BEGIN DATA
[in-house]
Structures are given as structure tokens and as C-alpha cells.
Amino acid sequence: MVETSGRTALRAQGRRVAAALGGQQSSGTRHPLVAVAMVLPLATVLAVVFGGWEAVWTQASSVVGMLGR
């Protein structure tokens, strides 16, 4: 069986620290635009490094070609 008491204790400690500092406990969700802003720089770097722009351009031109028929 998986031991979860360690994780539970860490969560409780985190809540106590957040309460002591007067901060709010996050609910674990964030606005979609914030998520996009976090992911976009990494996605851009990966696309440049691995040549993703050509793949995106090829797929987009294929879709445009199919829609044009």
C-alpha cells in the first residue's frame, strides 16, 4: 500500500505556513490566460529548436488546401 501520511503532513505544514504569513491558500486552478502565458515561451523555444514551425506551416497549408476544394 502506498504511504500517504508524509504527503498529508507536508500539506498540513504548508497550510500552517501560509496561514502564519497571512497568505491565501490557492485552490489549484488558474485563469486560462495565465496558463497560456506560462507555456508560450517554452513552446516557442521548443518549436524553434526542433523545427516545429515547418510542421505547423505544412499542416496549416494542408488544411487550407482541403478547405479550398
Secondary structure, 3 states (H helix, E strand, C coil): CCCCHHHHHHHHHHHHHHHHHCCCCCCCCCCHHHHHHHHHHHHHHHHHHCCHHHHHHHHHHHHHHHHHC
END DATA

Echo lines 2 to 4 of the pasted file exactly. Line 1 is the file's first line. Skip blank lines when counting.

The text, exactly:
Structures are given as structure tokens and as C-alpha cells.
Amino acid sequence: MVETSGRTALRAQGRRVAAALGGQQSSGTRHPLVAVAMVLPLATVLAVVFGGWEAVWTQASSVVGMLGR
């Protein structure tokens, strides 16, 4: 069986620290635009490094070609 008491204790400690500092406990969700802003720089770097722009351009031109028929 998986031991979860360690994780539970860490969560409780985190809540106590957040309460002591007067901060709010996050609910674990964030606005979609914030998520996009976090992911976009990494996605851009990966696309440049691995040549993703050509793949995106090829797929987009294929879709445009199919829609044009």